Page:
It is a fact that while we are likely to struggle to remember the landmarks, monuments, and exhibits that spurred our travels, there are those quasi-religious, life-altering culinary experiences that remain etched in our memories for life. And as most European gourmands will attest, it is generally not those haute cuisines with hefty price tags that stimulate food epiphanies that feel almost like erotic pleasures. Most likely, it is that wild boar that has been faithfully cooked in accordance with a centuries old recipe in some rustic tavern somewhere on a hilltop village between Siena and Florence, or a rosette de lyon sausage in the spectacular food markets of Lyon, or a sample of bulbous snails.
Since the turn of the century, culinary travel has grown tremendously. As food continues to become an art form and with the term ‘foodie’ entering the lexicon as a person who has turned their passion for food into a very civilized hobby, our new relationship with food is invariably dictating why and how we travel. While the mega cities of New York, London, Tokyo, and Paris combine multiculturalism with celebrity chefs to create a dynamic global flair with a fancy soundbite, that elusive ecstasy of taste and flavor lies beyond these gastronomic powerhouses in the local bistros and taverns where menus are defined by what speaks to the region’s cultural heritage and what is fresh. Below, therefore, we take a look at 6 of the best foodie destinations in Europe as follows:
While Belgium has long been a foodie destination, there is even more reason to seek out its capital above its other delectable spots like Ghent or Bruges. In Brussels, you are likely to find a dense concentration of Belgium’s most renowned edible traditions such as frites, waffles, mussels, and beers. Plus, you could also wander through the Old Town’s traditional sweet shops, and grab yourself a skewer of strawberries served on a paper plate that has been run under a chocolate fountain. The best thing about Brussels is that it is easily accessible from much of Europe, so most travelers can be able to come up with an excuse for spending a day or two in the Belgian capital snacking on these classic treats.
This friendly city is characterized by a laid-back feel, so visitors may be forgiven for not realizing that it also famed for some serious culinary credentials. In keeping with Denmark’s no-fuss attitude, a traditional Danish lunch is likely to be an open- faced sandwich (smorrebrod) although recent years have seen Copenhagen play host to delicious events such as the Copenhagen Cooking Festival.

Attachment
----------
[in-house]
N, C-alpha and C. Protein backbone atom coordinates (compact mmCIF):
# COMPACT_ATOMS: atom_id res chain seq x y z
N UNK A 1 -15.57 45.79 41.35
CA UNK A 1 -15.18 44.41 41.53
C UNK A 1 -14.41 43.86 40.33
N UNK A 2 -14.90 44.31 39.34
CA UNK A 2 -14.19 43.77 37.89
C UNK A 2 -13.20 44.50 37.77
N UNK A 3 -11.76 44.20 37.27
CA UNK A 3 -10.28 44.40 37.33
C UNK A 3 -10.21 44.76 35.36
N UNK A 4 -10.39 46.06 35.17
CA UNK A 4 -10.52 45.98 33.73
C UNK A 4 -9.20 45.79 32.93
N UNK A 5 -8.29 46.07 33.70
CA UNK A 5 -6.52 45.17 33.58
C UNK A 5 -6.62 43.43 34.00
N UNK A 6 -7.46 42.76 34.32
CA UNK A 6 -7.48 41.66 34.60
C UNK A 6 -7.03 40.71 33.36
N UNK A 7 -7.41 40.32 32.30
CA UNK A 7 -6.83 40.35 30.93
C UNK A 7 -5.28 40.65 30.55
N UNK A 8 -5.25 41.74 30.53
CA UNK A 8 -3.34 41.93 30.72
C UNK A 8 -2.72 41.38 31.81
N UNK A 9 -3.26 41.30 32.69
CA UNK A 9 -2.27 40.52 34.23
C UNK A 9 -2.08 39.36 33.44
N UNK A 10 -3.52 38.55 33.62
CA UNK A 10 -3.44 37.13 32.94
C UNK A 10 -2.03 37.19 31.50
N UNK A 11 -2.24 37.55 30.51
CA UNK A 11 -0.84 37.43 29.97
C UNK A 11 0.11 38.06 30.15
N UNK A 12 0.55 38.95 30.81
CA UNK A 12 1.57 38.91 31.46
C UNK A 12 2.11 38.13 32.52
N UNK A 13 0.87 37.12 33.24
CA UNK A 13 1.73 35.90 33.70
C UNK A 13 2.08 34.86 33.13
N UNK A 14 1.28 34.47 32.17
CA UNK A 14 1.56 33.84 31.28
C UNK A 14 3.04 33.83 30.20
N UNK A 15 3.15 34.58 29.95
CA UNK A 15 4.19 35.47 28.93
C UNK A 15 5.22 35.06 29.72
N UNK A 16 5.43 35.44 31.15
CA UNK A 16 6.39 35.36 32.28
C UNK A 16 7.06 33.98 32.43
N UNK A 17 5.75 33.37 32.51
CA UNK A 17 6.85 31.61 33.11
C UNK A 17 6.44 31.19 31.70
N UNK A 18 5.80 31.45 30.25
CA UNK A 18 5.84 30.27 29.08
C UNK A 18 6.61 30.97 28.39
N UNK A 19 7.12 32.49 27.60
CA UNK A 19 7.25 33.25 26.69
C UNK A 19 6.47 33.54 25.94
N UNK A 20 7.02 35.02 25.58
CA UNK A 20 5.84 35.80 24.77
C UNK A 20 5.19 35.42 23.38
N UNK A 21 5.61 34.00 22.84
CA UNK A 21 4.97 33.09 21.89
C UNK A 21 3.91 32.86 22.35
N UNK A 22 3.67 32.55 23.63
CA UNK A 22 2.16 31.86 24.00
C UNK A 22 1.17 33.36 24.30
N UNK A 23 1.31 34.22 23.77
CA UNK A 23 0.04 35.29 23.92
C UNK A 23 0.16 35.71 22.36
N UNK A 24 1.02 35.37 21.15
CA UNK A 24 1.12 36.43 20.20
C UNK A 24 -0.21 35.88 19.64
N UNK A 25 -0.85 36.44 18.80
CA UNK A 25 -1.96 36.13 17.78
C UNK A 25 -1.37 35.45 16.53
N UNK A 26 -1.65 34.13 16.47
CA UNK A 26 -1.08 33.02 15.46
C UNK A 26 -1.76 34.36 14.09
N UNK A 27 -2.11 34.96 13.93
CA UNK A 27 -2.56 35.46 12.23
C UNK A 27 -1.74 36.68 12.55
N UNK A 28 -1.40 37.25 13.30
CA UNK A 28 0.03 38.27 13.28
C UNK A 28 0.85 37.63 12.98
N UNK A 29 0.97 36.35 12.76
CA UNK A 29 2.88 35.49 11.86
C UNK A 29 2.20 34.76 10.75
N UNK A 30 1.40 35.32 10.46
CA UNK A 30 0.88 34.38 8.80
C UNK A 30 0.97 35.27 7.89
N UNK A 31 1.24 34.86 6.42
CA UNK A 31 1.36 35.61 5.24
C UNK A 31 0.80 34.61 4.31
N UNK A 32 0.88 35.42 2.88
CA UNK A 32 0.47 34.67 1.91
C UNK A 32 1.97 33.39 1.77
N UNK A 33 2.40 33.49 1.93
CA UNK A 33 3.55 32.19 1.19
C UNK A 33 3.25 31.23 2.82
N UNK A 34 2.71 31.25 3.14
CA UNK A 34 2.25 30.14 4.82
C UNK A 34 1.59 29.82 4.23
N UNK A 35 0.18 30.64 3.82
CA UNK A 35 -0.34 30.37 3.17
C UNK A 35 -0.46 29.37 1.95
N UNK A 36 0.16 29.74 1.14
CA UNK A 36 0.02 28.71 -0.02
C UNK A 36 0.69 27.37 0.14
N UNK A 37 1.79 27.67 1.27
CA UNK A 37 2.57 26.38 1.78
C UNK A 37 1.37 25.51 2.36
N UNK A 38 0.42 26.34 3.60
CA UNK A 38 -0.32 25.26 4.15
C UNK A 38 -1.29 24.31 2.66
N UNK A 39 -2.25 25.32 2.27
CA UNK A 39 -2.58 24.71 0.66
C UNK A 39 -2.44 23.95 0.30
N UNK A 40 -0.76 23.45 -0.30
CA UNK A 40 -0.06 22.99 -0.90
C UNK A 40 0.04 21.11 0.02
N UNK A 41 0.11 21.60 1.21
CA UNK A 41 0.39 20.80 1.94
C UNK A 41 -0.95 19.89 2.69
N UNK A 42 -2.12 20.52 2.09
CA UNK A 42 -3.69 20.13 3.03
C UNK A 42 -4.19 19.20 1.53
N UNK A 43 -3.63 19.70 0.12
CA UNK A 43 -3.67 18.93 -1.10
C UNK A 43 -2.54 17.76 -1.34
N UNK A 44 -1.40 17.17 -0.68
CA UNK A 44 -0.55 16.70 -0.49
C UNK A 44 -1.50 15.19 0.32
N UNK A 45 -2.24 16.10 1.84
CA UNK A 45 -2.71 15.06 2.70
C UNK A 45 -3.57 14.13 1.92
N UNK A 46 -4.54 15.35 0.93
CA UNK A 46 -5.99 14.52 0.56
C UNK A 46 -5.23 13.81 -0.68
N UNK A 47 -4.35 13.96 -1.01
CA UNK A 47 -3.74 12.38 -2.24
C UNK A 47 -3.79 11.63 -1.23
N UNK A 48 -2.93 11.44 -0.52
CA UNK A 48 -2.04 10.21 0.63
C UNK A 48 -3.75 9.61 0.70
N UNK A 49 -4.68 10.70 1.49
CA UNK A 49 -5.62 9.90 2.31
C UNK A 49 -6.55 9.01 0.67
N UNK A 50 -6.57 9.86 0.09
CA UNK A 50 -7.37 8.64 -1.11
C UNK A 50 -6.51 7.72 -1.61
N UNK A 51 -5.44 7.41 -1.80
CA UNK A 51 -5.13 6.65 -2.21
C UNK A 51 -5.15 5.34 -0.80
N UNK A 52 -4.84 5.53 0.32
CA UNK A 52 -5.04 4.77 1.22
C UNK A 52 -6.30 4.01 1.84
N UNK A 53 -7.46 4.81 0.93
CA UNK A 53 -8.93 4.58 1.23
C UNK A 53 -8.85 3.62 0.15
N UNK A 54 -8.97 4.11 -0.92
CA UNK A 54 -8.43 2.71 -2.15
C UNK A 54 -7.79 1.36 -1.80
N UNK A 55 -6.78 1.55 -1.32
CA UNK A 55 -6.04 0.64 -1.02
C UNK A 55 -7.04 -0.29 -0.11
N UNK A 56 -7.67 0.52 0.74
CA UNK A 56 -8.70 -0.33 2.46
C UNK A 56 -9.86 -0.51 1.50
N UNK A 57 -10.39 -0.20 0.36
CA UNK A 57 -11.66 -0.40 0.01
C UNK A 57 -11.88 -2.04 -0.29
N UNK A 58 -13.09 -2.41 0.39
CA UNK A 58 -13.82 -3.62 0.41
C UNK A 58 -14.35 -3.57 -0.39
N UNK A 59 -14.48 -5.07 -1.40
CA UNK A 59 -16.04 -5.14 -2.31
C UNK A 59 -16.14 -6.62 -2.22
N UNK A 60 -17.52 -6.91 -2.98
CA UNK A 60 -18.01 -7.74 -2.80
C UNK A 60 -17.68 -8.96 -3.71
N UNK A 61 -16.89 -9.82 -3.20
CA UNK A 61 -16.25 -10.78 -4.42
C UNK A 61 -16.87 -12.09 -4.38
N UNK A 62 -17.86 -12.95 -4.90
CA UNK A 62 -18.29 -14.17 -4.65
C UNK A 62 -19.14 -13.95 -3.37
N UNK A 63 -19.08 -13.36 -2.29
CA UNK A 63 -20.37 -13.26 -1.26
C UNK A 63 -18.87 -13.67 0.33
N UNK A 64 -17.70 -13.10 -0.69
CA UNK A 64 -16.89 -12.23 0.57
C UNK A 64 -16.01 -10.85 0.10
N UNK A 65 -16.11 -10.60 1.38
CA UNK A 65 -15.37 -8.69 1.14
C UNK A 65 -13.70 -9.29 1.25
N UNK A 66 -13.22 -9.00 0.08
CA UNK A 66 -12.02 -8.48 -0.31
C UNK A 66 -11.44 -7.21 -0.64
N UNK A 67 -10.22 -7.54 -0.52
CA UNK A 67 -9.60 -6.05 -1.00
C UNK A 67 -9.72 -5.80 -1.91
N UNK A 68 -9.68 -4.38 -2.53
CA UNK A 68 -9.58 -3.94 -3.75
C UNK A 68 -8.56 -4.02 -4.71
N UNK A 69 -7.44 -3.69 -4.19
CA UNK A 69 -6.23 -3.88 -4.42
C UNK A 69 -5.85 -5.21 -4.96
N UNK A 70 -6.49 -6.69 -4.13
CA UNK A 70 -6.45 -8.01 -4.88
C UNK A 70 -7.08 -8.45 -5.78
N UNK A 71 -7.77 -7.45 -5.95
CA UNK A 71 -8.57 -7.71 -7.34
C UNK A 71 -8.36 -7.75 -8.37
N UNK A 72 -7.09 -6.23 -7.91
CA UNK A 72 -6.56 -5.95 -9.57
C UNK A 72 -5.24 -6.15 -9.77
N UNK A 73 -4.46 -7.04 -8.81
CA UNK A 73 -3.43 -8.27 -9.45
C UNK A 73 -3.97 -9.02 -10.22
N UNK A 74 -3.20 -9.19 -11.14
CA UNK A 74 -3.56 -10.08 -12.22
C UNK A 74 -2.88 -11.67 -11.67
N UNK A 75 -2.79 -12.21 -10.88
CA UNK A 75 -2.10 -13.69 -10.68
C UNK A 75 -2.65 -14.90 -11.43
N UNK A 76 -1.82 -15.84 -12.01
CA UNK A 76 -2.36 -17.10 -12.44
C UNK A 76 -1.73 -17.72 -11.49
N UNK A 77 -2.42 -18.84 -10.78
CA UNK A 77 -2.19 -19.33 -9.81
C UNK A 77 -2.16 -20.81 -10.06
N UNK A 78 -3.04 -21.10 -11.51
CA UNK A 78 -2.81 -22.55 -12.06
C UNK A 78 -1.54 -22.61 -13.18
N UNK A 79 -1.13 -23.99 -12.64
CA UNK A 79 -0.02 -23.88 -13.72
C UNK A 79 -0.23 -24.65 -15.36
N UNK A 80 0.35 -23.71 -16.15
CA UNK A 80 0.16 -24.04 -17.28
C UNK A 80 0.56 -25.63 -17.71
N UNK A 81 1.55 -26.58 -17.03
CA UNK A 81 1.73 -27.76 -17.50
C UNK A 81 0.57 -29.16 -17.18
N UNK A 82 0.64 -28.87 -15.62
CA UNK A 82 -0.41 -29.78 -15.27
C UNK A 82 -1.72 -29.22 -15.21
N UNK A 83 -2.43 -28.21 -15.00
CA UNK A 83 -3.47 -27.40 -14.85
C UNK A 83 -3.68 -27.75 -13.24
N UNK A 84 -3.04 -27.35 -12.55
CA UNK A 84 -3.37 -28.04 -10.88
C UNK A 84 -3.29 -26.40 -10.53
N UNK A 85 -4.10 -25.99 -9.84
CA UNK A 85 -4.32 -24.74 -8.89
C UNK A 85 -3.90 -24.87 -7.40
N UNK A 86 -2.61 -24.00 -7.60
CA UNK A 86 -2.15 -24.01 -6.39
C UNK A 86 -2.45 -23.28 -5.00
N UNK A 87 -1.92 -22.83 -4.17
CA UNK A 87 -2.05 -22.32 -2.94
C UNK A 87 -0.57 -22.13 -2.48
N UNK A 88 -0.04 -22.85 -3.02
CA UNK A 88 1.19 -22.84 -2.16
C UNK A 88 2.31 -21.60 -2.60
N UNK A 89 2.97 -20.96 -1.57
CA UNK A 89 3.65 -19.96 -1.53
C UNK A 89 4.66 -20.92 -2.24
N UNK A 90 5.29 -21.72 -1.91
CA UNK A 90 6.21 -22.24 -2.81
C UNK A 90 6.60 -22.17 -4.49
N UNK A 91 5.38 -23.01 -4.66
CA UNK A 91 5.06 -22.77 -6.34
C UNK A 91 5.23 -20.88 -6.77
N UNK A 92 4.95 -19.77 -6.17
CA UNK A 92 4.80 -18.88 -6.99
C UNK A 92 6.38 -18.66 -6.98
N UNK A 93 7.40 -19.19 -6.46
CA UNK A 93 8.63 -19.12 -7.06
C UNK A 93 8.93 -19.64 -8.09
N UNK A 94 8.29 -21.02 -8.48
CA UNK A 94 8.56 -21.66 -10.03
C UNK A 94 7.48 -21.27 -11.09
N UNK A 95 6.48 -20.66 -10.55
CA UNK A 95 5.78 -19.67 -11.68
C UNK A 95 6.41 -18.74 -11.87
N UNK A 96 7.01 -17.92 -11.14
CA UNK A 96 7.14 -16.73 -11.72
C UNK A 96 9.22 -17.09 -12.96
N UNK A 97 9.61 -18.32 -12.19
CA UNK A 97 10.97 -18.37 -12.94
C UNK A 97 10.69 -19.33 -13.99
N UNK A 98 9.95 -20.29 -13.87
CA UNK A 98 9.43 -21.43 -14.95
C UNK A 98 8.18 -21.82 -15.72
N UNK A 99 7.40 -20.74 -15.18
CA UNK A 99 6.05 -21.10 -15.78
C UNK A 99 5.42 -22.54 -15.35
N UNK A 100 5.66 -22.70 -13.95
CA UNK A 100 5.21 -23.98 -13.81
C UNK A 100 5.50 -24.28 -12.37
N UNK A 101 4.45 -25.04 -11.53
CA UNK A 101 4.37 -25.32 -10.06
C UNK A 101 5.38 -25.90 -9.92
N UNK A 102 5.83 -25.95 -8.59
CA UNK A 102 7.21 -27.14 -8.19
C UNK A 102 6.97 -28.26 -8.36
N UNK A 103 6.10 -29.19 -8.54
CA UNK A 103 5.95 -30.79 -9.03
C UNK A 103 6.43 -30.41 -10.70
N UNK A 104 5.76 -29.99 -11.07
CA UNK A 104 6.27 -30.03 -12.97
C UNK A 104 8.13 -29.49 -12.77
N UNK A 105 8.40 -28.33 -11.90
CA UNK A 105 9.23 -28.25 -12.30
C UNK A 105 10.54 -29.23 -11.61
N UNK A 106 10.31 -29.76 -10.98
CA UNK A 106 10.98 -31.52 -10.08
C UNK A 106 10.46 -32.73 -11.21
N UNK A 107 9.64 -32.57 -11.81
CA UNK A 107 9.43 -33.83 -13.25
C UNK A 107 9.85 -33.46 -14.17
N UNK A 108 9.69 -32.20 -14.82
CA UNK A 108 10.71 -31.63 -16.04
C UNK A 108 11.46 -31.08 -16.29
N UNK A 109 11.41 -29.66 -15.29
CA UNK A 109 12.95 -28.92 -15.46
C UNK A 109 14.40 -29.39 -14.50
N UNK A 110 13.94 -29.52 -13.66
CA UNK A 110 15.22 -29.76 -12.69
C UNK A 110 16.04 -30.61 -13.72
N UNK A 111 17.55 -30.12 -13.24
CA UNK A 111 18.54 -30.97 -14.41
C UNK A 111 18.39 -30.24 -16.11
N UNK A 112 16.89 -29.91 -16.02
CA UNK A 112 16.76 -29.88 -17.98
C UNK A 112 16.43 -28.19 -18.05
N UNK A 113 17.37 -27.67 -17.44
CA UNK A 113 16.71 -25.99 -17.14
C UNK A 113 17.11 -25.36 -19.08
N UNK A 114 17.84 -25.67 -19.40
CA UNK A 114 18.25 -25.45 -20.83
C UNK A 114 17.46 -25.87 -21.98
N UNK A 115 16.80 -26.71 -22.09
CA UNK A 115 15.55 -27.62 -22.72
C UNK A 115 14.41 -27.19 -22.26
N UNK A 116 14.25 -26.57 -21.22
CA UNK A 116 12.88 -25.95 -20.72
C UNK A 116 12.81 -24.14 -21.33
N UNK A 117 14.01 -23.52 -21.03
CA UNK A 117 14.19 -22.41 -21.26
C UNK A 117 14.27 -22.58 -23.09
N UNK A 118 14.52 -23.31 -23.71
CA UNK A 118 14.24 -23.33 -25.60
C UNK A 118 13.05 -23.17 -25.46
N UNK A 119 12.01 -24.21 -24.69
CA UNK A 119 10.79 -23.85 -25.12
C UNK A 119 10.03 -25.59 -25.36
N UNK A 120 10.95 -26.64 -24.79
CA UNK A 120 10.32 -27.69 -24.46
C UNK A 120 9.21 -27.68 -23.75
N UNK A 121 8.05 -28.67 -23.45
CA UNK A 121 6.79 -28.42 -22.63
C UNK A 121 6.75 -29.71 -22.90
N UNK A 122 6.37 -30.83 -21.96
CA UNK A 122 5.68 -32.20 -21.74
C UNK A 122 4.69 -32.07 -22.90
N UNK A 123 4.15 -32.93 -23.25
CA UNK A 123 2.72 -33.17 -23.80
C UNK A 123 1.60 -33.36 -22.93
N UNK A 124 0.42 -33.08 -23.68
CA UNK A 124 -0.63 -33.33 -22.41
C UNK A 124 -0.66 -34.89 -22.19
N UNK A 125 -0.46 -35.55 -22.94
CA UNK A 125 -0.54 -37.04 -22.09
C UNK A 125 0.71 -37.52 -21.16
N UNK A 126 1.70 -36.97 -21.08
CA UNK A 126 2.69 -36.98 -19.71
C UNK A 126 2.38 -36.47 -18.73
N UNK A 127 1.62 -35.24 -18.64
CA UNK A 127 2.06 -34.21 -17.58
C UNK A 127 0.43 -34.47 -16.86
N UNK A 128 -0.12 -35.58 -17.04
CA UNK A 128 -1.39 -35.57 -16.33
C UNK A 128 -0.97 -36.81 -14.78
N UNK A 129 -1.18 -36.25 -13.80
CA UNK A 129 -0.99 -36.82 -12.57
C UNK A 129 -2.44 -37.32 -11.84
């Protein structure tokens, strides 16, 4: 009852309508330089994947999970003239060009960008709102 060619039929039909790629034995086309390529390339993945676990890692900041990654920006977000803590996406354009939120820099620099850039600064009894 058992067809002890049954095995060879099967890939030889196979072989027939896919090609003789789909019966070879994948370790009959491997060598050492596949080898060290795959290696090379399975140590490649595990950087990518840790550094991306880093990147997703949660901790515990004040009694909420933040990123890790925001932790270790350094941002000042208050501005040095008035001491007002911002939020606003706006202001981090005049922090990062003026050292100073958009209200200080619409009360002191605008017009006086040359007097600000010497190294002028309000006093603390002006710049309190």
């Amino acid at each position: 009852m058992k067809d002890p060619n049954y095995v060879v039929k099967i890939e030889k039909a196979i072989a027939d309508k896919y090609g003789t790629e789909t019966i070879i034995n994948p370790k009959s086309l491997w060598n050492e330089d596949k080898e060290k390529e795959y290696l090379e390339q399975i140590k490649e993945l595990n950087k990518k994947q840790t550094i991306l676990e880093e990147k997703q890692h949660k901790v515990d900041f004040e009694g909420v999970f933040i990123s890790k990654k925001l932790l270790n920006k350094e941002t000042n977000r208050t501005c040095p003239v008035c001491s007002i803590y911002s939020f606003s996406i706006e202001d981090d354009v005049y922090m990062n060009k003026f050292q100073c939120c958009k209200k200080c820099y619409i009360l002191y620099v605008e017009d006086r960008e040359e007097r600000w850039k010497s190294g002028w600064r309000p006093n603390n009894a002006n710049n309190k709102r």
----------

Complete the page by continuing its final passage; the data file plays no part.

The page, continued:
Cornwall is the one UK region which really stands out when it comes to food and drink. This large county in the south west of the UK has more Michelin starred restaurants per head of population than any other part of the UK. Perhaps this is because it is a major holiday destination that there is a special emphasis on quality, upmarket restaurants. Or maybe it is to do with the abundance of fresh local produce available thanks to its location next to the sea and full of rolling green fields for fresh farm produce. Padstow restaurants are favourites for tourists and locals thanks largely to the famous chefs based here. Other hotspots include Newquay, Falmouth and St Ives.
While most of Catalonia prides itself in its rich culinary heritage, bustling Barcelona perhaps takes the cake. The food here is divine- from rustic tapa dishes e.g. pan con tomate (grilled bread with ripe tomato juice) and patatas bravas (spicy potatoes with aioli) to rich chorizo and crisp, inexpensive cava. But even more than its delightful flavors which set it apart as a city with food that is worth fighting over is Barcelona’s mealtime culture. Supper does not commence until at least ten o’clock in the evening with meals stretching for hours. Families and children are always welcome, and it is not unusual to see servers going out of their way to provide a comfortable seat or bassinet for a young one so that everyone can spend time together, and the little ones can even pick up on the restaurant culture- a welcome respite from the messy, harried family dinners often seen in many households elsewhere.
The Swiss city may come across as a dull option, better known for its businessmen and deadlines. But Zurich’s corporate dominance has inevitably contributed to one of the most vibrant street food cultures in all of Europe. The best known is, arguably, the Vorderer Stemen Grill- a trusted standby for the best wurst in Zurich. The winter months also see plenty of roasted chestnut vendors pop up all over, giving the city not only a Christmassy feel, but a savory aroma as well.
Omitting Paris as one of Europe’s great food cities may seem a tad odd, but the fact is as the world’s unofficial tourism capital, the city is getting harder and harder for visitors to navigate And even though there is still a lot of amazing food to be explored, you are more likely to experience a dud in Paris now than ever before. It is for this reason that foodies are advised to try out Rouen- a smaller city in Normandy and a destination with plenty of delicious food for devoted eaters and uncharted areas for travelers. When it comes to pastry in particular, Rouen has some outstanding chops- try the local tarte normande (an apple pie that is open-faced), croissants, or éclairs for tasty treats that satisfy.